2 Days In New York

  • Year:2012
  • Rating:MA
  • Director:Julie Delpy
  • Cast:Dylan Baker , Albert Delpy , Daniel Brühl, Julie Delpy, Chris Rock
  • Release Date:November 22, 2012
  • Distributor:Hopscotch
  • Running time:96 minutes
  • Film Worth:$17.50
  • FILMINK rates movies out of $20 - the score indicates the amount we believe a ticket to the movie to be worth

The comedy plays refreshingly loose and manic, but it’s grounded in Julie Delpy’s trademark wit and poignancy, both as an actress and a director.

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On its surface, Julie Delpy’s 2007 directorial effort, 2 Days In Paris, read like light and forgettable French farce. In reality, however, the feature – which follows a neurotic couple played by Delpy and Adam Goldberg as they ironically navigate their way through the city of love – was an irresistible firecracker of a film that was as bitingly funny as it was deeply bittersweet. It affirmed the French actress – best known to audiences outside her home country for her role in Richard Linklater’s Before Sunrise and Before Sunset – as a genuine directorial talent with a welcomely distinctive point of view. Thus news of a New York-set follow-up came as an unexpected but highly anticipated surprise for fans.

Five years on, we learn that artist, Marion (Delpy), has parted ways with Jack (Goldberg) after having a son together. She’s now settled in a cosy Manhattan apartment with Mingus (Chris Rock), a journalist who hosts a radio show and has a daughter of his own. It’s immediately apparent that Marion’s relationship with Mingus is warmer and considerably less terse than the one that she shared with Jack. That is, at least until her family – who we so memorably met in 2 Days In Paris – comes to stay. Marion’s upcoming art exhibition is the event that prompts their visit to New York (a city which Delpy admirably catches with a fresh and almost tongue-in-cheek touch), and they quickly make their presence felt.

Marion’s father (Delpy’s real life father and veteran actor, Albert Delpy) enters his daughter’s apartment grumbling and reeking of the cheese and sausage that he taped to his body in an attempt to smuggle it into the country. Marion’s oversexed and attention-seeking sister, Rose (Alexia Landeau, who co-wrote with Delpy), has brought along her uninvited boyfriend, Manu (Alex Nahon), who’s every bit the obnoxious tourist. After arranging for a pot dealer to deliver weed to Marion’s apartment, the pair engage in noisy bathroom sex, which may or may not involve Mingus’ electric toothbrush...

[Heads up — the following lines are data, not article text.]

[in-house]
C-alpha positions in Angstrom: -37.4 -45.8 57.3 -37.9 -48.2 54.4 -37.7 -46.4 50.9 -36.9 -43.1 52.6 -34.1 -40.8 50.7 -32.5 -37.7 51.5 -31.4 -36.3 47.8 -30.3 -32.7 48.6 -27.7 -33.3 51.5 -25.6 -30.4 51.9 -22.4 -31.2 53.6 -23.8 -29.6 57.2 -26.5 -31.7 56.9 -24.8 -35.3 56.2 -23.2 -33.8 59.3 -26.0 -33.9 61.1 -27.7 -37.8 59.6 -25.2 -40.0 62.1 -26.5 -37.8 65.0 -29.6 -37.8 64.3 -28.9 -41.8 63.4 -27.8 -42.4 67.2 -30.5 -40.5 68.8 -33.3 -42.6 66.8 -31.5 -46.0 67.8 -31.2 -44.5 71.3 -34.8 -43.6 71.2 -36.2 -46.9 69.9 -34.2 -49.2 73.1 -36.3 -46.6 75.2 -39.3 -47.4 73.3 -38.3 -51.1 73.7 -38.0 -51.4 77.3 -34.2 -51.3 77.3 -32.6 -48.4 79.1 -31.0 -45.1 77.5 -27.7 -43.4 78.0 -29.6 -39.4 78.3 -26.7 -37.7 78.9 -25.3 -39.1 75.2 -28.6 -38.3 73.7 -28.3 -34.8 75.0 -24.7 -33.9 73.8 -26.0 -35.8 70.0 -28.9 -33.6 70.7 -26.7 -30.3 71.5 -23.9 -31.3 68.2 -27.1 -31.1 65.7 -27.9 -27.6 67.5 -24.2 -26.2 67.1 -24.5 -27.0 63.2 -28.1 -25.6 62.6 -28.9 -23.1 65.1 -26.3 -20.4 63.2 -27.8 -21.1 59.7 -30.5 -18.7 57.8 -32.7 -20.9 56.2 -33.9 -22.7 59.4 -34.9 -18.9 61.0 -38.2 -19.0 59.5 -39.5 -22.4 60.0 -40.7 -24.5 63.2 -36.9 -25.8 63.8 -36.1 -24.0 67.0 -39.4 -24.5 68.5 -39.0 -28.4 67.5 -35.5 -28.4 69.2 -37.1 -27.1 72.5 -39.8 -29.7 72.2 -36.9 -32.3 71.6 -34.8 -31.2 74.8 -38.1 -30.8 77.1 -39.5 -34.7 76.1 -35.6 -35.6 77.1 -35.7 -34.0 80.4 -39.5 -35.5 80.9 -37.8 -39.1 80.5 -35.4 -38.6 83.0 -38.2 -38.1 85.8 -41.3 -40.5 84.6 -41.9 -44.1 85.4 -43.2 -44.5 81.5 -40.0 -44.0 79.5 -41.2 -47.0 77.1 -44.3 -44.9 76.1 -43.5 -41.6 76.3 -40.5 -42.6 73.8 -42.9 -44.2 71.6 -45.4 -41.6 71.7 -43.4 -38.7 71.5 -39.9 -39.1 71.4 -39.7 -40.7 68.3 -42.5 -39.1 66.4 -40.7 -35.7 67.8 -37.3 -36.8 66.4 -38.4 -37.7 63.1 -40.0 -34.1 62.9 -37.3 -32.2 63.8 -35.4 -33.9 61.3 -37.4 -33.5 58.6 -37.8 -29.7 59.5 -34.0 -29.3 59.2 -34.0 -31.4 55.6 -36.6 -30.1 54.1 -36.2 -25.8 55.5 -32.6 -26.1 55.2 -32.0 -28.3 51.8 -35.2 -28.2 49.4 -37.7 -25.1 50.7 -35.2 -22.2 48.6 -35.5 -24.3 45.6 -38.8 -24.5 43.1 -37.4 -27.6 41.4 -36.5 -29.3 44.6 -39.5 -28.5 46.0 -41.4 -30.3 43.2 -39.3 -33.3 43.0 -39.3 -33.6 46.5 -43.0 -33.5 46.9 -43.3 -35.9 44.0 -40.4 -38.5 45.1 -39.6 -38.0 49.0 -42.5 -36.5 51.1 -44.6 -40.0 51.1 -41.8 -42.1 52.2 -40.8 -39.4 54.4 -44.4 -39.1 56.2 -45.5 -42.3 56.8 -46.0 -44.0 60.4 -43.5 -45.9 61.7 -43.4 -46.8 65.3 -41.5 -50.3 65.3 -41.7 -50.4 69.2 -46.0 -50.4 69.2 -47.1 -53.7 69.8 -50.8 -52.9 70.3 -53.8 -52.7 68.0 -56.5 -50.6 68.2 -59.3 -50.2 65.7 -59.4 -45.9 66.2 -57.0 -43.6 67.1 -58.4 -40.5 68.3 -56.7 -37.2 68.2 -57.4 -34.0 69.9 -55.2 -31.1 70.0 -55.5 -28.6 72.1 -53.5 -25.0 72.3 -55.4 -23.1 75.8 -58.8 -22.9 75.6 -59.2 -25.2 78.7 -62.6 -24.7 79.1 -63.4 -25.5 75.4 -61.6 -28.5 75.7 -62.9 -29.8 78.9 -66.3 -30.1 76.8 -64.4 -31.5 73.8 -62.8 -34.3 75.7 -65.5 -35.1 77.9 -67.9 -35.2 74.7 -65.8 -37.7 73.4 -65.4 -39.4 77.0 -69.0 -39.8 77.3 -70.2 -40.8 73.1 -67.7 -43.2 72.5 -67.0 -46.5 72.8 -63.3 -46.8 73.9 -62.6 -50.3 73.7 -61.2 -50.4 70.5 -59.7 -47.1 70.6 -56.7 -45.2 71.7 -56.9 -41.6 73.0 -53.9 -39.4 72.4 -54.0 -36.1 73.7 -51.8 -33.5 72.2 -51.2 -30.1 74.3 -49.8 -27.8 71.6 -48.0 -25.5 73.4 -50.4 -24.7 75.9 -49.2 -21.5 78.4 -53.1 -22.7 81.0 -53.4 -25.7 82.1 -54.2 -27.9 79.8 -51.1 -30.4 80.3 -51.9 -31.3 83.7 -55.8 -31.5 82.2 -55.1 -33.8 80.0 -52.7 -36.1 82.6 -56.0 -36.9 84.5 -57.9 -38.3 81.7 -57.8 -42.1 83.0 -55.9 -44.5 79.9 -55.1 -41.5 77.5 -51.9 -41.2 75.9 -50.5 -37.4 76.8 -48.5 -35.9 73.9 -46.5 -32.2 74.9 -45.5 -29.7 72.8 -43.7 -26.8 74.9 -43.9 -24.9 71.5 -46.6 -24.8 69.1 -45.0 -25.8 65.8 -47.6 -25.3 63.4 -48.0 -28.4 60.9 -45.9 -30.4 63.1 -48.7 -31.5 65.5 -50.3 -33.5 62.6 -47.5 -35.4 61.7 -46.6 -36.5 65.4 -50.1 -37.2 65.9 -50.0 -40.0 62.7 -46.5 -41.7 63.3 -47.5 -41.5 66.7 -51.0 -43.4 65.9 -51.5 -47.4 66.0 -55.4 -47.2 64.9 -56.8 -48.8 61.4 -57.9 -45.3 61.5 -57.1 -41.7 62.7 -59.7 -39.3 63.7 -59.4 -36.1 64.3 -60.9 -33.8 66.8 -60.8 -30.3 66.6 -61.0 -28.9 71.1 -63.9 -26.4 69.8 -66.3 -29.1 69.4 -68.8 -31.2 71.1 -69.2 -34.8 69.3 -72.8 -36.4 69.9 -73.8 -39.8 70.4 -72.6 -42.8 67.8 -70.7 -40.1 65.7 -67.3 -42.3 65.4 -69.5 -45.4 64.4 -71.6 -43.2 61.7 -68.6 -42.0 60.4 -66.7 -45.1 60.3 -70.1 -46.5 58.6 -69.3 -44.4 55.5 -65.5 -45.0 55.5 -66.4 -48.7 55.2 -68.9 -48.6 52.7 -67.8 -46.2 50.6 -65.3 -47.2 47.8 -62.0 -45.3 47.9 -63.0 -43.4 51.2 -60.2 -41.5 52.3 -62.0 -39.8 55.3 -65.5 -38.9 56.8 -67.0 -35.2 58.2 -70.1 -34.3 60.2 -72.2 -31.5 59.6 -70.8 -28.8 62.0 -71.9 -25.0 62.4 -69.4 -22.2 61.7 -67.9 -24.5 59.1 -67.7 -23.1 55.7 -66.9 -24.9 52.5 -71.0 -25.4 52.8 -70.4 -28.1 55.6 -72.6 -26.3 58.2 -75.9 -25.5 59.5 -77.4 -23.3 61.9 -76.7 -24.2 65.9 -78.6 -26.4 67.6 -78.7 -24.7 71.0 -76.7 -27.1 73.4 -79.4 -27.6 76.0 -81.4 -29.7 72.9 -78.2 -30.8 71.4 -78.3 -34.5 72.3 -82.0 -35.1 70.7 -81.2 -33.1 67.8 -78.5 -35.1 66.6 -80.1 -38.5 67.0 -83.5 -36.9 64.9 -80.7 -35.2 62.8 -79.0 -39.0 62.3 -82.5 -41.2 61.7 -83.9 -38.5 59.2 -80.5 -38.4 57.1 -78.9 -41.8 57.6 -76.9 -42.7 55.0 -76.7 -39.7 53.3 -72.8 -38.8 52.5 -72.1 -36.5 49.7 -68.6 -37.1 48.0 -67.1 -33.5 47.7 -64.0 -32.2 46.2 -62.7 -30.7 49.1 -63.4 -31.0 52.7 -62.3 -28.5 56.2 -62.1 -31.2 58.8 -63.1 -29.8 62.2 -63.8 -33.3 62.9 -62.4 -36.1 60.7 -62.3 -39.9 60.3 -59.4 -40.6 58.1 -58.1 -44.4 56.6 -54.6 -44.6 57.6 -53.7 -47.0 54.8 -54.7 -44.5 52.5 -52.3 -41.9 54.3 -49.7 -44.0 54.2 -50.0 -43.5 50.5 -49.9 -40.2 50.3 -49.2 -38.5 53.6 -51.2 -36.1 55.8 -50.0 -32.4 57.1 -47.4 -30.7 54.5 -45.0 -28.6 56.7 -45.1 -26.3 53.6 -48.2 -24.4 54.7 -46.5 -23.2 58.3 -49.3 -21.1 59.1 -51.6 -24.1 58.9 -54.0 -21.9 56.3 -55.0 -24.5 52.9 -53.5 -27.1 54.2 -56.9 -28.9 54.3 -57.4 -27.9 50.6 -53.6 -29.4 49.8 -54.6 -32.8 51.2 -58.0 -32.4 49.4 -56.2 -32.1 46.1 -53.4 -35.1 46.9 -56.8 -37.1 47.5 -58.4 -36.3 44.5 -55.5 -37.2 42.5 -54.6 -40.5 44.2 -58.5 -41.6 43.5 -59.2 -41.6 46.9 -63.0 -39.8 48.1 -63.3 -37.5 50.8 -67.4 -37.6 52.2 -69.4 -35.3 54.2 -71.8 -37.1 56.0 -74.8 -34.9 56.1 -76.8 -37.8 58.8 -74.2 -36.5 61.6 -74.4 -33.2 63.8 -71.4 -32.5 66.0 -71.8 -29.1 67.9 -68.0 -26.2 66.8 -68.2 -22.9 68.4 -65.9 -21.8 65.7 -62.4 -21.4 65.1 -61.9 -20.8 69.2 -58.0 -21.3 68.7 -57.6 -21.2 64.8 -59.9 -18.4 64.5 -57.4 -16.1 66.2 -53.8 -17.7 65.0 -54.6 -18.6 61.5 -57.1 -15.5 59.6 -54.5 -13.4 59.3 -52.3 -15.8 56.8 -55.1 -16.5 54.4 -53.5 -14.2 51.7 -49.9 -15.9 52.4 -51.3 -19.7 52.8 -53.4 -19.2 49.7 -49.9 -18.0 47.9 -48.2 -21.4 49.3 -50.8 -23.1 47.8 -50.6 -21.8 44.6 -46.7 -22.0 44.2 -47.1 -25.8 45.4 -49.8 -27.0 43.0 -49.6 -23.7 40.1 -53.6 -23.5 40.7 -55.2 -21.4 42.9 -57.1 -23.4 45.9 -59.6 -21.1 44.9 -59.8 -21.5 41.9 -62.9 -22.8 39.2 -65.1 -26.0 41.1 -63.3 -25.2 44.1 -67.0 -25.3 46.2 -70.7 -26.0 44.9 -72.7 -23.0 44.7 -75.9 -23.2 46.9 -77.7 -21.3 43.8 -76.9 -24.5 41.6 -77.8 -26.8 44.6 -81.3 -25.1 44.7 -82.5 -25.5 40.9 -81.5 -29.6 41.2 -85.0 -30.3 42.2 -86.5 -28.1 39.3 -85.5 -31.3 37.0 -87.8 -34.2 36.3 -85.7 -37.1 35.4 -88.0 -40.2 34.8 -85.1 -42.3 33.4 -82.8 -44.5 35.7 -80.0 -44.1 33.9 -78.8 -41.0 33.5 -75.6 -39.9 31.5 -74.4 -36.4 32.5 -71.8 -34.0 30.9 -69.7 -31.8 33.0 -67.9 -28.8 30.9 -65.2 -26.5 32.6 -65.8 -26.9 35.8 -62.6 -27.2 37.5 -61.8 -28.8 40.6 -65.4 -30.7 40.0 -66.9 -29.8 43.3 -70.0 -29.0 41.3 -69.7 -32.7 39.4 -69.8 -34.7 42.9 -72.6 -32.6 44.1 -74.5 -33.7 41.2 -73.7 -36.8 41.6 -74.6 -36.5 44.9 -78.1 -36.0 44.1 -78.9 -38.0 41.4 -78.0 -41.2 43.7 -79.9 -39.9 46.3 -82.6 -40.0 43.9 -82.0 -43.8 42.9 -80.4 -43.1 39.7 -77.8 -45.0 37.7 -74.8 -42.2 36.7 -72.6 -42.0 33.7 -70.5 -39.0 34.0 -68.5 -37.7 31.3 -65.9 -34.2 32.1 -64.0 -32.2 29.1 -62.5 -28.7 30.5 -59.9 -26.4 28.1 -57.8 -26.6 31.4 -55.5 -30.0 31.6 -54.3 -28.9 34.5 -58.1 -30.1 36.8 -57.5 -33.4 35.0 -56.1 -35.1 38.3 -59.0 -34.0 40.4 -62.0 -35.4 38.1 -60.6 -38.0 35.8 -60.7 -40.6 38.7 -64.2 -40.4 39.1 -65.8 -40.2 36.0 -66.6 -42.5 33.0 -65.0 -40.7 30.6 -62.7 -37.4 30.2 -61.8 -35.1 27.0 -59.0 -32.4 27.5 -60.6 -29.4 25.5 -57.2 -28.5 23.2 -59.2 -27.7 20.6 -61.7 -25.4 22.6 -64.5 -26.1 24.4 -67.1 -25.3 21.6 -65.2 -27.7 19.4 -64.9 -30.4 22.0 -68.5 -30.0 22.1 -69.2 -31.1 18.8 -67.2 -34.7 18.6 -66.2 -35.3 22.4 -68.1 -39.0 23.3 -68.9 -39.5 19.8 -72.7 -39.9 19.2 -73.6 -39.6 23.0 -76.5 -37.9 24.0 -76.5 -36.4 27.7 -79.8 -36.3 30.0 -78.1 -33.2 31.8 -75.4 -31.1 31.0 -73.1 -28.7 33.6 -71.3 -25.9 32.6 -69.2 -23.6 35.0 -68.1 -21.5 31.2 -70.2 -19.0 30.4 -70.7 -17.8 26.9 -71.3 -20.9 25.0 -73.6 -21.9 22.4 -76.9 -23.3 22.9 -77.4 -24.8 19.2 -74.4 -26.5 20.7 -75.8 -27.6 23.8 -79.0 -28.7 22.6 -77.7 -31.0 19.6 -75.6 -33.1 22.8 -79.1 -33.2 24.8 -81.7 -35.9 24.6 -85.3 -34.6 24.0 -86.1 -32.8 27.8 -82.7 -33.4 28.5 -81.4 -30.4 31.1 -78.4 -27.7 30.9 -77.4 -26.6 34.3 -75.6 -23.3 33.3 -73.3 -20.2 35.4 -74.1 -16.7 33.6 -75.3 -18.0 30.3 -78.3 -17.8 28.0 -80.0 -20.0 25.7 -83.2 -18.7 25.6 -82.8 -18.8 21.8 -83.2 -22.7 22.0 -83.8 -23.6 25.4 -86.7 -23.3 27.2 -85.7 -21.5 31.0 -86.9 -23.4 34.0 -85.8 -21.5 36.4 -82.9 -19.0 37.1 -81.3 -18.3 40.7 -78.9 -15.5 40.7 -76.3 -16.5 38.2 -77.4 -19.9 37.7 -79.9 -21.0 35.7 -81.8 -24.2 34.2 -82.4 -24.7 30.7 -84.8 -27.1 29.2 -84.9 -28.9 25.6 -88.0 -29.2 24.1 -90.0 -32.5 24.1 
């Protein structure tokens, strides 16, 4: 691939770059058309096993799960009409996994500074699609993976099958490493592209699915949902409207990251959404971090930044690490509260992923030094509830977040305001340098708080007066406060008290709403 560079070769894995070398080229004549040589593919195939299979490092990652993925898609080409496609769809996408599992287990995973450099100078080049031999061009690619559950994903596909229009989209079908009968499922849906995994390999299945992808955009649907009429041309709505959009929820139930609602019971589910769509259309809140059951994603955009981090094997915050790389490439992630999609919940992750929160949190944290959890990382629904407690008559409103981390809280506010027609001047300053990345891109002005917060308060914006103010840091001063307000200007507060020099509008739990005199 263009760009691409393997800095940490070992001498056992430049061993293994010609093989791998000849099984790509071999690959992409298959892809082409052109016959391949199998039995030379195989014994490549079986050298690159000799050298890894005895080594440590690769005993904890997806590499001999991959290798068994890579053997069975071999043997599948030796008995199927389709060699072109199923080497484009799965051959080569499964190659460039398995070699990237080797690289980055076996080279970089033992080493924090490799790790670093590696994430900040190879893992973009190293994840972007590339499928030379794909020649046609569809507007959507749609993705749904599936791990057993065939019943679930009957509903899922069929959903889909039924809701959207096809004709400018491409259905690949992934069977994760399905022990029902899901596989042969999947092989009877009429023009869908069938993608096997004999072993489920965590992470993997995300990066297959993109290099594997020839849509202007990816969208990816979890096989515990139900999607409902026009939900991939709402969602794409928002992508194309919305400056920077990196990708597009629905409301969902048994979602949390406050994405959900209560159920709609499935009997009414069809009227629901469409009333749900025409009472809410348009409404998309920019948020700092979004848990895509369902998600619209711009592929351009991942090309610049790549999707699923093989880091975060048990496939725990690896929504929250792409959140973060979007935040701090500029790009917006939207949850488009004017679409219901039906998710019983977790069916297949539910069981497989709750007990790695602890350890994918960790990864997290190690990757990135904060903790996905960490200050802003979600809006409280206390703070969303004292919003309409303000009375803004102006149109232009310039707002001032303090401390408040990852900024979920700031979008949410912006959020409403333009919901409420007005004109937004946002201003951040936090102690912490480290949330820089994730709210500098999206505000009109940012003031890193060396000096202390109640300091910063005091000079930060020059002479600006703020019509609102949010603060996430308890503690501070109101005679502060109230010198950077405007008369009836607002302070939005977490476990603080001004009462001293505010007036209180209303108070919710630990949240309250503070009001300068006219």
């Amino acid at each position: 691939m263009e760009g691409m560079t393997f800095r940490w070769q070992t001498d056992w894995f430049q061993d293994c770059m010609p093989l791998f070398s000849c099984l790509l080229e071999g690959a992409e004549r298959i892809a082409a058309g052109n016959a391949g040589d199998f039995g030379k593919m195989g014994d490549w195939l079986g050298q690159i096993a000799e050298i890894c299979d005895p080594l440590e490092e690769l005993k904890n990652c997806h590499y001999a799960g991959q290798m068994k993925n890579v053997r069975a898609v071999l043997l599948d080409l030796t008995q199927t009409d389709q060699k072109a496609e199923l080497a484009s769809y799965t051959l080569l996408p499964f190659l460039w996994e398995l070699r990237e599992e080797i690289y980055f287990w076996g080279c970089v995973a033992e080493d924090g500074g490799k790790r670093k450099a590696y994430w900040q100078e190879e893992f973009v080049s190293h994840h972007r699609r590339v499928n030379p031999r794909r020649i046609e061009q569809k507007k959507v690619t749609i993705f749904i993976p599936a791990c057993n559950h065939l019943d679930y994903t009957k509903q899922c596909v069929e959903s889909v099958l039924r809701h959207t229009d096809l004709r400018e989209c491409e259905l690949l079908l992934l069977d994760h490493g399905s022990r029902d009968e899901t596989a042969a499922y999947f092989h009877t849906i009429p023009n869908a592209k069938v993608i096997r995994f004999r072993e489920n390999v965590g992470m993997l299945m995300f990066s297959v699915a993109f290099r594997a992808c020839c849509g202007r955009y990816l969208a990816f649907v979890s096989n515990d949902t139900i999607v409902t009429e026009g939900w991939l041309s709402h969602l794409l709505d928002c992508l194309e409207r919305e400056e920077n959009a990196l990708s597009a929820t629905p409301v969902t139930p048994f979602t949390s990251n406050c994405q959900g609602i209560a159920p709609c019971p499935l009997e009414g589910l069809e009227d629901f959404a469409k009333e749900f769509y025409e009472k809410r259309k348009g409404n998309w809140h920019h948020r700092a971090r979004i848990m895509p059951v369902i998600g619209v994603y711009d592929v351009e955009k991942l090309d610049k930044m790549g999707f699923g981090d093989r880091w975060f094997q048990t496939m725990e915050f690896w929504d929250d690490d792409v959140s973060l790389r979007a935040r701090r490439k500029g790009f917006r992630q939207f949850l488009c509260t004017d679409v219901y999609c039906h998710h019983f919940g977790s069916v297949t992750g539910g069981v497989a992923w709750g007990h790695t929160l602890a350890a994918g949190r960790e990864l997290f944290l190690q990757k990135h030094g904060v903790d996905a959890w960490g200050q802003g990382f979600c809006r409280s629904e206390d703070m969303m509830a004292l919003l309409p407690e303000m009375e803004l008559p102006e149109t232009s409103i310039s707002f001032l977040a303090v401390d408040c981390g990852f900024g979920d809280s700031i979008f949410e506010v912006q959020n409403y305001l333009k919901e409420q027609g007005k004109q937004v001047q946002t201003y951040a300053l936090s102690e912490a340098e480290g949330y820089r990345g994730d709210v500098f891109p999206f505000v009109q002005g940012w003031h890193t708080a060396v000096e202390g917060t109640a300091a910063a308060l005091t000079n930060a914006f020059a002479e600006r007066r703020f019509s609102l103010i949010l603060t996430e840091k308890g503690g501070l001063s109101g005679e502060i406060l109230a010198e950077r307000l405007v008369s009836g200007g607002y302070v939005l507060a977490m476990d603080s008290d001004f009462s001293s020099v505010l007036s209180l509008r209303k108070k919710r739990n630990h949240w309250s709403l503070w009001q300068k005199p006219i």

Gleefully departing from the usual caricatures of the French as elegant and sophisticated, Delpy mines the culture clash angle for all its worth. She refreshingly lets the absurdity play manic and loose, though there’s no mistaking that she’s in control of the chaos. But Delpy’s not just about comedy for comedy’s sake. She lets the cracks appear, with her family’s visit placing a visible strain on Marion’s relationship with Mingus, which the two actors initially play for well-meaning laughs that turn uneasy. Playing the straight man increasingly bewildered and then frustrated by his Gallic in-laws (who treat his skin colour as a novelty, to add insult to injury), Rock is terrific, layering Mingus with the perfect level of slow-burning outrage. And Delpy is endlessly watchable as a woman torn between the two men in her life – her father and partner – while trying her best to contain the neurotic side that her family exacerbates.

The tension is amped up another notch on the night of Marion’s art show when she fails to impress a pretentious critic, and subsequently regrets her decision to sell her soul as a conceptual art piece. Tracking down the buyer – in a scene that involves a bizarre but brilliant cameo – Marion dissolves into a blubbering mess that signals the storm before the calm, or more appropriately, the madness before the compromise.

But while things reach an emotional breaking point akin to the first film, there’s the sense that Marion is determined to at least try not to repeat the mistakes that she made with Jack. And if it didn’t already before, it’s here that 2 Days In New York draws comparison to Before Sunrise and Before Sunset, the much admired films in which Delpy and Ethan Hawke play a French-American pair who meet and reunite years later. In some ways, Delpy’s directorial efforts almost resemble prickly and tough-skinned versions of those films, as both revisit characters – in works that are more like snapshots than sequels – over the space of several years. Delpy seems fascinated by the way that time and life experience change people’s perceptions and attitudes, but not their cores. Five years on, Marion’s still a dry-witted and feisty bundle of contradictions and insecurities, but she’s also touchingly softened and less on the defensive.

Proving that she’s lost none of her deft skill at shifting emotional gears, Delpy also weaves in poignant and lyrical moments about Marion’s mother passing away, with the director also losing her real mother (French actress, Marie Pillet, who appeared in 2 Days In Paris) between films. This grief shapes the film; there’s an ache and melancholy that hovers beneath the laughs, and lingers well after the credits roll. But while the world view that she ultimately presents may be a little wearier this time round, there’s no doubting that Julie Delpy is still an absolute joy to spend time with.

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